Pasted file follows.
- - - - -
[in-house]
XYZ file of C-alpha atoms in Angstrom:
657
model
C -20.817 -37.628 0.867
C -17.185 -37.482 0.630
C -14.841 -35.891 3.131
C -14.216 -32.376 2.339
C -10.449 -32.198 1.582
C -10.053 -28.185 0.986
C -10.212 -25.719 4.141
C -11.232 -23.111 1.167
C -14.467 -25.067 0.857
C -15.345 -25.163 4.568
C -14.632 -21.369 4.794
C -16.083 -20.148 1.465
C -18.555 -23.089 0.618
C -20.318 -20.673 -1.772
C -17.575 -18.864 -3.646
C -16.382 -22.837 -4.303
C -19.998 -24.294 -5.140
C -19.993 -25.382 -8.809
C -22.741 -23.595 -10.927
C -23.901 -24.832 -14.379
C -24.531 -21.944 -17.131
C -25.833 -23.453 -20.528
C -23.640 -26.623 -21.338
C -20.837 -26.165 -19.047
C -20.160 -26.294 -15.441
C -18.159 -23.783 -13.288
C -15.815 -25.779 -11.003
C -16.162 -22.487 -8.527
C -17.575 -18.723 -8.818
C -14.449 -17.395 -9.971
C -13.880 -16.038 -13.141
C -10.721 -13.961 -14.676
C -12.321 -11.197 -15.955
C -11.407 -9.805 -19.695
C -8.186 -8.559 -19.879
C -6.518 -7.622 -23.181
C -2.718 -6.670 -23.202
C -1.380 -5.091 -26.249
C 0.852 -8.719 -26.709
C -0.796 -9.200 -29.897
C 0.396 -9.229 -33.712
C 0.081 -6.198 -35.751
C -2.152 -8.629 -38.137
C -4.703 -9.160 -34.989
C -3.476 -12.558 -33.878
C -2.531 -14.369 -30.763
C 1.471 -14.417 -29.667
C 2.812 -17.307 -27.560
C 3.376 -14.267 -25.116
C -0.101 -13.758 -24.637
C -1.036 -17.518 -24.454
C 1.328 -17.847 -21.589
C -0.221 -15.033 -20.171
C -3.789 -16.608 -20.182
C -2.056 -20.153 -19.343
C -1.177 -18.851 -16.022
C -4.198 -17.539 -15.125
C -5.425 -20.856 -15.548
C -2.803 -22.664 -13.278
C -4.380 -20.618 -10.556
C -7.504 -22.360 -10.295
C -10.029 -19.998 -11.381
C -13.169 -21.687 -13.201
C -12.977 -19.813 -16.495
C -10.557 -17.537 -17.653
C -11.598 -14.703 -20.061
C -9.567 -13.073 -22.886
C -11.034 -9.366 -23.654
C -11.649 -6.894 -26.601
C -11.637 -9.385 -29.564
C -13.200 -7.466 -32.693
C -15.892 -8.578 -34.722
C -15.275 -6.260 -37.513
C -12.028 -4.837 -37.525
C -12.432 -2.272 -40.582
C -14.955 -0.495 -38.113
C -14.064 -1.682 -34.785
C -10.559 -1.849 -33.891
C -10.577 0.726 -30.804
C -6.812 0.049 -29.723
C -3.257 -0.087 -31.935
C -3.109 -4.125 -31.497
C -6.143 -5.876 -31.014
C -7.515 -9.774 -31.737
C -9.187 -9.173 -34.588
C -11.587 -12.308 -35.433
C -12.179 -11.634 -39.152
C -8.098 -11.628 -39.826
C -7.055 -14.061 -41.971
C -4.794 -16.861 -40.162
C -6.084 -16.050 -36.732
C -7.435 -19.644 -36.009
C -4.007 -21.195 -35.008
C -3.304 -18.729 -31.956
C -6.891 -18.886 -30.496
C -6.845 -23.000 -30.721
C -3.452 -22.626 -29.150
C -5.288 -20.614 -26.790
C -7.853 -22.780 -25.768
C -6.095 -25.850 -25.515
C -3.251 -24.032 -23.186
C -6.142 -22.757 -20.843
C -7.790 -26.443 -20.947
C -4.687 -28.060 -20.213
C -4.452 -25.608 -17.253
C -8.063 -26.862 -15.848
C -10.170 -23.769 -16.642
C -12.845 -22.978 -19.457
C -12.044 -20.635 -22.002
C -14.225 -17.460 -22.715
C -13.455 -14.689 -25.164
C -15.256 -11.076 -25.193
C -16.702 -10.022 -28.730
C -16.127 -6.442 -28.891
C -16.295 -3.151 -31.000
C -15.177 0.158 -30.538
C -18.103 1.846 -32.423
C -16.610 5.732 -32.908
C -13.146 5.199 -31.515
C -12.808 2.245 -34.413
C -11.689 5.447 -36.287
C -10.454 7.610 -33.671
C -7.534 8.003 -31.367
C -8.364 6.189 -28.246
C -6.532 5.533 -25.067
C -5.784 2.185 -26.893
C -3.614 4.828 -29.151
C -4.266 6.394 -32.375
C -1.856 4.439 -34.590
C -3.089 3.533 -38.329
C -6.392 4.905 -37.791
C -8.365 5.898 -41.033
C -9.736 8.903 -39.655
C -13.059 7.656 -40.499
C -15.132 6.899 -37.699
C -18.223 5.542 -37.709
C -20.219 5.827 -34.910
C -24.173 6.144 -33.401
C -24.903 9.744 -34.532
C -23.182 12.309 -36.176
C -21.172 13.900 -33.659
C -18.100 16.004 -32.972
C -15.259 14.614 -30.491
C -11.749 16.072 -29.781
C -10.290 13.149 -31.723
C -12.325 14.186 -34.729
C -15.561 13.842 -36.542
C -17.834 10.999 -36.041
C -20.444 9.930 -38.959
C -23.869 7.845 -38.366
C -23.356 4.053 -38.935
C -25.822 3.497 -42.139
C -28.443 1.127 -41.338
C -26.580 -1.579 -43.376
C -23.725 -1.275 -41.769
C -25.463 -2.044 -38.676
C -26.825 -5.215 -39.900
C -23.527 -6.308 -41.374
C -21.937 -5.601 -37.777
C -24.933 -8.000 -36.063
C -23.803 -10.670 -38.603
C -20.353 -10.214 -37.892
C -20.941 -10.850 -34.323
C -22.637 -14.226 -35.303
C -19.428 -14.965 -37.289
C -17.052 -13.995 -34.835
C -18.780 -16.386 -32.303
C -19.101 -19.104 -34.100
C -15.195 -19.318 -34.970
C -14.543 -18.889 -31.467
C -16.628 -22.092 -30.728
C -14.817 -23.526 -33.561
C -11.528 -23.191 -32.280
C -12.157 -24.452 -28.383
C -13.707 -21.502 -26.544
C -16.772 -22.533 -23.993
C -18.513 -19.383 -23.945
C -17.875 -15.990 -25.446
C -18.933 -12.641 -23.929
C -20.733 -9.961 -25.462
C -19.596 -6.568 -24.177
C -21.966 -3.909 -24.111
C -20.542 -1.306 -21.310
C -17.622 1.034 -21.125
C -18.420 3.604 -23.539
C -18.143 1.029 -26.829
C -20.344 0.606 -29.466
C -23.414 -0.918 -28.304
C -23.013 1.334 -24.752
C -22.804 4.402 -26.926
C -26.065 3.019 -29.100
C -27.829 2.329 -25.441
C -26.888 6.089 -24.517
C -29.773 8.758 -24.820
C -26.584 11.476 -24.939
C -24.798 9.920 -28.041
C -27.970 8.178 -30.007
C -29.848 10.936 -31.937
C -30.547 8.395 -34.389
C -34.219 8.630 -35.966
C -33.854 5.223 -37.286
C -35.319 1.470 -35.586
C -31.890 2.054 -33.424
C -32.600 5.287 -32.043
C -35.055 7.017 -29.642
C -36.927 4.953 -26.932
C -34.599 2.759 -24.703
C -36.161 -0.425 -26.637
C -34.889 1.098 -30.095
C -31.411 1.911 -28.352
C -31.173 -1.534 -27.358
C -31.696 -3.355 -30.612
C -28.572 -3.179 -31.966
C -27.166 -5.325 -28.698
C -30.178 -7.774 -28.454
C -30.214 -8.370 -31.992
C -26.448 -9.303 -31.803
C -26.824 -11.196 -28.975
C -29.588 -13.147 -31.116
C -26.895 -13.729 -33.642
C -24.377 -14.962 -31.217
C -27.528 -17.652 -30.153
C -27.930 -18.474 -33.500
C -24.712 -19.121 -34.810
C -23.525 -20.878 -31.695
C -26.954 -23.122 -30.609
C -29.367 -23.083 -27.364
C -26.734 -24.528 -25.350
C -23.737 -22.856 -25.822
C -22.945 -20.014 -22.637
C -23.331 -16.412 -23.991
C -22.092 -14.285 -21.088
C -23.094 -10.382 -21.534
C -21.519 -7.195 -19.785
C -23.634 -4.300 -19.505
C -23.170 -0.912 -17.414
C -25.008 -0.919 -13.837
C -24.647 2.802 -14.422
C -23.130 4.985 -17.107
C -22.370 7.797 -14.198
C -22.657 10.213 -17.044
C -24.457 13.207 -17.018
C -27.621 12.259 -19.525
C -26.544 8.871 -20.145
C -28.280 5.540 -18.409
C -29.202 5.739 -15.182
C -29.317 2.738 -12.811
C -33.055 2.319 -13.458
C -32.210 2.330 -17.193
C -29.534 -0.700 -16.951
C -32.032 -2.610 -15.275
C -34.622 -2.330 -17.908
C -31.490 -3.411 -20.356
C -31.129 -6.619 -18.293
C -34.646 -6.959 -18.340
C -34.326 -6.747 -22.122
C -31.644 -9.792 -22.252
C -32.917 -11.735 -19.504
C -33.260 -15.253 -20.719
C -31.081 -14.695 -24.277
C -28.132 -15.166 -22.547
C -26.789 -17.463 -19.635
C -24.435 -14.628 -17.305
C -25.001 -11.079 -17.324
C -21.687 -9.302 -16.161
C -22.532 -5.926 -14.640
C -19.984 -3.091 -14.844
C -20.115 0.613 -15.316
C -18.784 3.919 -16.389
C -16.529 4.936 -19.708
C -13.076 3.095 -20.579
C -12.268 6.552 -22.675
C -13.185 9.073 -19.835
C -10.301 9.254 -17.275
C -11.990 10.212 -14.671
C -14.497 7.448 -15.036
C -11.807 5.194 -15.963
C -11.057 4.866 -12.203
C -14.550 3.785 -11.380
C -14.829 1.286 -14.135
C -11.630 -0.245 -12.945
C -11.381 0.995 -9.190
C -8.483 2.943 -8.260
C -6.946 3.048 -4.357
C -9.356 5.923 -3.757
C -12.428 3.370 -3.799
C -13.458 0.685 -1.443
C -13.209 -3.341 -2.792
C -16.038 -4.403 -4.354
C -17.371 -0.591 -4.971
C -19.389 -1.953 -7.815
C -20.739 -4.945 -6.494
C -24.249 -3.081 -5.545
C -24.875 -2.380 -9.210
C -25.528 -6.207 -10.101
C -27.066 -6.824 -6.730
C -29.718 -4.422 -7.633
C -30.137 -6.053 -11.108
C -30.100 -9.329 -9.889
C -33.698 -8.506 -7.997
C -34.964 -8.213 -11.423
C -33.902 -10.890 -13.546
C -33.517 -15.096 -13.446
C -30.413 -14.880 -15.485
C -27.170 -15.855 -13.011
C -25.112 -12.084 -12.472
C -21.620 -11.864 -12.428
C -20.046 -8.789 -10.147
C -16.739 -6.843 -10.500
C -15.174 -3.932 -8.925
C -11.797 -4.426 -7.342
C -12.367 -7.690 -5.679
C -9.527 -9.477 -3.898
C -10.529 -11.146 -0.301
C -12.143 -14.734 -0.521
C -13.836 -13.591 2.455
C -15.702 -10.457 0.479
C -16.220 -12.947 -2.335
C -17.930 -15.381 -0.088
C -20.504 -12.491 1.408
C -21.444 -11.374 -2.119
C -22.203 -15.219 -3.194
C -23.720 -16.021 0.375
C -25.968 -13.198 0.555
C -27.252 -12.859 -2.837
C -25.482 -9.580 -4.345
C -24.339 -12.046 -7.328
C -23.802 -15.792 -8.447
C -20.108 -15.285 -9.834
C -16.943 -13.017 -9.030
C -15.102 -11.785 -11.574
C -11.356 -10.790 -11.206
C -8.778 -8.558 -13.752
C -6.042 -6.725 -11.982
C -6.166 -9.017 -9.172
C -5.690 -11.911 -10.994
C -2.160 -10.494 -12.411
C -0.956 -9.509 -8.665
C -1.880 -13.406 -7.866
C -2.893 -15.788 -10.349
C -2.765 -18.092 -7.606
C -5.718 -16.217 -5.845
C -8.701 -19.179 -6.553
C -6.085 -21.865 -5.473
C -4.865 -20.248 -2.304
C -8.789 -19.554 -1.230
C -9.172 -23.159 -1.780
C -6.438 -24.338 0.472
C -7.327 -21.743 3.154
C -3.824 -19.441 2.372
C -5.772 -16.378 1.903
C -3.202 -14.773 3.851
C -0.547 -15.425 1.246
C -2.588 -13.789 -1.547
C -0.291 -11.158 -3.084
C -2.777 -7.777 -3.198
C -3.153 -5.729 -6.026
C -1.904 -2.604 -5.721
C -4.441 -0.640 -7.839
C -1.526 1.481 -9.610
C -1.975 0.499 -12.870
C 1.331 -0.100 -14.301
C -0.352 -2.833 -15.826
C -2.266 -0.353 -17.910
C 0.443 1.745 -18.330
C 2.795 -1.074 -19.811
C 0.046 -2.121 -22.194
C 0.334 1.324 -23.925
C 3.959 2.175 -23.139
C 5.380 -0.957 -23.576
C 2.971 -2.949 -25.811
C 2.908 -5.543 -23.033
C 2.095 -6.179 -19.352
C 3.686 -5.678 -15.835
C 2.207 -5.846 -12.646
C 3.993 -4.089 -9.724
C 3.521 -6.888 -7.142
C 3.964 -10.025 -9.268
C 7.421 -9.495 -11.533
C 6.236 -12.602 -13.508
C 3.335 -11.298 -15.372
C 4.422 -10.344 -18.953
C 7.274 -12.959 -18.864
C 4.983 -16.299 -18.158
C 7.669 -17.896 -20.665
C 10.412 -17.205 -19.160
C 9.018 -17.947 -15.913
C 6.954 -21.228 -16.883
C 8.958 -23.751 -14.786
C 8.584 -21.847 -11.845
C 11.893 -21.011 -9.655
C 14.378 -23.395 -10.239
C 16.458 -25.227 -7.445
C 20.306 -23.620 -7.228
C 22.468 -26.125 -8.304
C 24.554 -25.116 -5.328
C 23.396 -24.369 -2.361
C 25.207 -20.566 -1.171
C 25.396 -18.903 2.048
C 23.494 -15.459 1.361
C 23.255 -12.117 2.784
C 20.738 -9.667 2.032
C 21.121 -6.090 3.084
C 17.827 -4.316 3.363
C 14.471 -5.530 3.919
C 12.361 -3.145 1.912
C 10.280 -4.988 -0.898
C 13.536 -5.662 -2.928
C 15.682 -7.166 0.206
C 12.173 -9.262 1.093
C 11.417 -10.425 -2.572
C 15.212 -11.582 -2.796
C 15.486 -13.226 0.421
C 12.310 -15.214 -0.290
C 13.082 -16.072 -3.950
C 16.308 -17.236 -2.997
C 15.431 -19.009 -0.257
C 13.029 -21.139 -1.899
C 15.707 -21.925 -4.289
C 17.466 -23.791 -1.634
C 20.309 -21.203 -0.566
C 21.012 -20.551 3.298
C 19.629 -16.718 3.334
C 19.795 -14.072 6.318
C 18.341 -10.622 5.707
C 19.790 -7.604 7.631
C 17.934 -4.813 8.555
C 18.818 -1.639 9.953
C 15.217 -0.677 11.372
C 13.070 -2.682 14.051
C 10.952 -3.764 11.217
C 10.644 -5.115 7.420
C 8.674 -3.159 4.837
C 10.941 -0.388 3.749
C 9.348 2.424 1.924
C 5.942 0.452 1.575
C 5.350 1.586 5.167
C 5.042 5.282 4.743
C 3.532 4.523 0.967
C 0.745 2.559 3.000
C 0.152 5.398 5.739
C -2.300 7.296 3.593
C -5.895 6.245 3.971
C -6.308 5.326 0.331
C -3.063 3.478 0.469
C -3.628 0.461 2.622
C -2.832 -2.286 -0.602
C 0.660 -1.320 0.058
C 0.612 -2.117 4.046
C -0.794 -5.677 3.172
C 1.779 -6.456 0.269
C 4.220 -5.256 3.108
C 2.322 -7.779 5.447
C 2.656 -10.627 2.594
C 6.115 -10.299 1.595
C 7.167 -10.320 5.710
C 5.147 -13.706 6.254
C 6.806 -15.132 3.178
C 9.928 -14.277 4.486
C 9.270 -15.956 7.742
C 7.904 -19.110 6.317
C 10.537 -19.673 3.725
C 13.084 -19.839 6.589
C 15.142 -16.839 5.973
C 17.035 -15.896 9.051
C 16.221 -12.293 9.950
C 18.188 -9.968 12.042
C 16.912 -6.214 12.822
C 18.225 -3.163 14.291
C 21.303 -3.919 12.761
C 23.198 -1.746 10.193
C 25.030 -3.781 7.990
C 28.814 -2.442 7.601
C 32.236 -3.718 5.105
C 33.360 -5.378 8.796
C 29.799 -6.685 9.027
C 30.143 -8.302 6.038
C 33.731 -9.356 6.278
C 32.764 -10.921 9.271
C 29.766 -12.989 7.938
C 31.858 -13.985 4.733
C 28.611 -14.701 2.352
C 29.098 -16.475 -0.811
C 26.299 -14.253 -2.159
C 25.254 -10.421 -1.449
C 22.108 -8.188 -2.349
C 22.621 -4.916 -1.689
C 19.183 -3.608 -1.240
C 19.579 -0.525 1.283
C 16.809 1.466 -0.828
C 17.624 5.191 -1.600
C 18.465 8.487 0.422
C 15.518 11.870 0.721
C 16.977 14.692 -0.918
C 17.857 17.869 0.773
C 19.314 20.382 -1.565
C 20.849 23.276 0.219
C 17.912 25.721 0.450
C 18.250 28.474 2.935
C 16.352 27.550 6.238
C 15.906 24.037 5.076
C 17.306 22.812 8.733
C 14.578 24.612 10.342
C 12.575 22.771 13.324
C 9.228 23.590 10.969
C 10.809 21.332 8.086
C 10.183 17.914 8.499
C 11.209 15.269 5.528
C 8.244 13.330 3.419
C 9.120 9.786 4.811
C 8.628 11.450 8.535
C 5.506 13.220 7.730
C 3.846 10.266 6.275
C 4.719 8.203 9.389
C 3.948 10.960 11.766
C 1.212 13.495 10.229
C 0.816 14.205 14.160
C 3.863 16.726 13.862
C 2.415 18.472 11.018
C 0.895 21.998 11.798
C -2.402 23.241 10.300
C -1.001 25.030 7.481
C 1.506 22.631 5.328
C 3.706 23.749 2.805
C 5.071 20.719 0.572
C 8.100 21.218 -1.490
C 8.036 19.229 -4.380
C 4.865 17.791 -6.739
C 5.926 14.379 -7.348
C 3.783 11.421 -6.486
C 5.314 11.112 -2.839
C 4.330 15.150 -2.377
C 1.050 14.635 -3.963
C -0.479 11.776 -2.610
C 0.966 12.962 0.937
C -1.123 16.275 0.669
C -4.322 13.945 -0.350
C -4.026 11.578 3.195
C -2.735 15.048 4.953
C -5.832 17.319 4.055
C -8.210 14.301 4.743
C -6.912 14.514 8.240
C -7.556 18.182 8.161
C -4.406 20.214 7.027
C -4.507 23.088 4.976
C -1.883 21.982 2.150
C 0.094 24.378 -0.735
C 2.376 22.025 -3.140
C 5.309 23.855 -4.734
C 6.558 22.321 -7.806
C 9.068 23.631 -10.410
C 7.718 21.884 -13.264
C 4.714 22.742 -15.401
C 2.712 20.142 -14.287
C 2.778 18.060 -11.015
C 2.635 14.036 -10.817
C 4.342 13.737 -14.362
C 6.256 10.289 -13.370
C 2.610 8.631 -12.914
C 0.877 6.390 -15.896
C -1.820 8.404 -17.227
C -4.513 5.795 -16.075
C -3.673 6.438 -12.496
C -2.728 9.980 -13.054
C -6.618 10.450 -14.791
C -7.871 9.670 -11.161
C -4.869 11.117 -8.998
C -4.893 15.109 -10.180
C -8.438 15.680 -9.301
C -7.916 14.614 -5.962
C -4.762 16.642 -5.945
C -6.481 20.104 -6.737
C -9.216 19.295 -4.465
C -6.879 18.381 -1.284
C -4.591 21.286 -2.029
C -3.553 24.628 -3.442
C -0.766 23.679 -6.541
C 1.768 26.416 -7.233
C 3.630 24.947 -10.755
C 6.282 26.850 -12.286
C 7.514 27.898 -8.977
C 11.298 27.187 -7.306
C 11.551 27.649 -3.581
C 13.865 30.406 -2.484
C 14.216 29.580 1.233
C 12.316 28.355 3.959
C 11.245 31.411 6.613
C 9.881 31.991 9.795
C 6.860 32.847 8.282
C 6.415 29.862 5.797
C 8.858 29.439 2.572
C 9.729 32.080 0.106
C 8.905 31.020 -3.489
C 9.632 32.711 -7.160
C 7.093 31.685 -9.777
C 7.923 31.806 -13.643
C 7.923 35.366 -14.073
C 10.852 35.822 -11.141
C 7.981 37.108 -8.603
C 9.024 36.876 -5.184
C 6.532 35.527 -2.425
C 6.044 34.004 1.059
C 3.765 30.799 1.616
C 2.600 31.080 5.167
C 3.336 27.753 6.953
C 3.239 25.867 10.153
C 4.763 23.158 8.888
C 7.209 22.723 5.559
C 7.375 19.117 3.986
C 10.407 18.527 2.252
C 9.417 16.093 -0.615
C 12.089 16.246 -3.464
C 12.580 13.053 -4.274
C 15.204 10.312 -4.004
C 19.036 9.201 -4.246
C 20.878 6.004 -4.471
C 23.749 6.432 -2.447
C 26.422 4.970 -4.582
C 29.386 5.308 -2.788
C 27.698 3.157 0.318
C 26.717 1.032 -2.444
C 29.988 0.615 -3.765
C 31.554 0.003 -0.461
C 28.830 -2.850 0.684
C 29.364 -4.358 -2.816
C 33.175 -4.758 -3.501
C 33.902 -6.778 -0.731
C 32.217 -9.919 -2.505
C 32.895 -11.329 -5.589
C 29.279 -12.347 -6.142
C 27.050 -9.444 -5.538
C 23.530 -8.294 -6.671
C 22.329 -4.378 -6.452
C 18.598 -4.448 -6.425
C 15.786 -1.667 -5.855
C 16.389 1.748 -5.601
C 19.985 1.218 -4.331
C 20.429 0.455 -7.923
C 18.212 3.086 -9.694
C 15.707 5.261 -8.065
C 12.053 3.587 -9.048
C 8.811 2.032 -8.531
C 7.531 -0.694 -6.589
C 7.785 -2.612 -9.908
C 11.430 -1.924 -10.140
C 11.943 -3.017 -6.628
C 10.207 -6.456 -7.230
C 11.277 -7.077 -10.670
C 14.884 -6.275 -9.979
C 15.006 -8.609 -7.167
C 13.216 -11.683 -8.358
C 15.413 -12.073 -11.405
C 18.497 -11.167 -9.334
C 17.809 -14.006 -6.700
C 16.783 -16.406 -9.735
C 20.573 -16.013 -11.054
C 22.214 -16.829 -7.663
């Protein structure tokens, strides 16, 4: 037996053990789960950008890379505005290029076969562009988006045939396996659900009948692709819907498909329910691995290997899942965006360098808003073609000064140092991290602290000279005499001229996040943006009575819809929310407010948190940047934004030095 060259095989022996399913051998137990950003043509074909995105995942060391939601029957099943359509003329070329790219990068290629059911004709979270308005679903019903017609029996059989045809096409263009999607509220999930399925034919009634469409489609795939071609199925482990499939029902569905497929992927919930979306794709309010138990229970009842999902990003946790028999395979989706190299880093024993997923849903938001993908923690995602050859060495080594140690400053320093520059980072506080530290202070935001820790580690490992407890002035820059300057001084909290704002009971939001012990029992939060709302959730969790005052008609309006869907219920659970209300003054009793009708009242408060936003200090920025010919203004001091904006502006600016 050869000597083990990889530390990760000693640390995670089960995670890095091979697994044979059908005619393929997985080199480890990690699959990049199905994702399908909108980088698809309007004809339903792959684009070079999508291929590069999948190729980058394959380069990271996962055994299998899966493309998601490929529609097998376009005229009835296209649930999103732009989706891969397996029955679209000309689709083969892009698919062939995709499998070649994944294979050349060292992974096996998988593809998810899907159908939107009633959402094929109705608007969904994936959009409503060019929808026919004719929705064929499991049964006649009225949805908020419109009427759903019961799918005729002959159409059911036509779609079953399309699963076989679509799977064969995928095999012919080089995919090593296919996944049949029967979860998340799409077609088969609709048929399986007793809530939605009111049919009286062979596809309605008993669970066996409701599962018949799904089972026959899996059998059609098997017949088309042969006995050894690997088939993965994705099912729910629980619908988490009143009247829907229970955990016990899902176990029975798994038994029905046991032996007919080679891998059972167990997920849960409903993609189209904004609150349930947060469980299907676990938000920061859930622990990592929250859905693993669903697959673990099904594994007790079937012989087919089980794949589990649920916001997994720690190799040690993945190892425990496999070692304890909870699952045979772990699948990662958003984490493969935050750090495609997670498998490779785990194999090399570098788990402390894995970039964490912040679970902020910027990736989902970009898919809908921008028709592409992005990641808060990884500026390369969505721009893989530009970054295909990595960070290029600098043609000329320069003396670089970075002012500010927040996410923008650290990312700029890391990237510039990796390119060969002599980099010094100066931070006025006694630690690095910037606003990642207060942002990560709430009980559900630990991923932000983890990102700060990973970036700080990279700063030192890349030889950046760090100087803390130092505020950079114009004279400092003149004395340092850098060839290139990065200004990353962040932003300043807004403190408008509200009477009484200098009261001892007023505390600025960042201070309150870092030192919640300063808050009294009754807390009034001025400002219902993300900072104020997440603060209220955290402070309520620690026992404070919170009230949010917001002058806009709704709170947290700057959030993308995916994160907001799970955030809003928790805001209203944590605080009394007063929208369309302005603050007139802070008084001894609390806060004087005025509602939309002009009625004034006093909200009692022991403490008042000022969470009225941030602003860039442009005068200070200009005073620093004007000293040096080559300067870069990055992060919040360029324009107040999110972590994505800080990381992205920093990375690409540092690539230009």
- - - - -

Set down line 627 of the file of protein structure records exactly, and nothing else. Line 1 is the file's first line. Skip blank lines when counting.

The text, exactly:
C 31.554 0.003 -0.461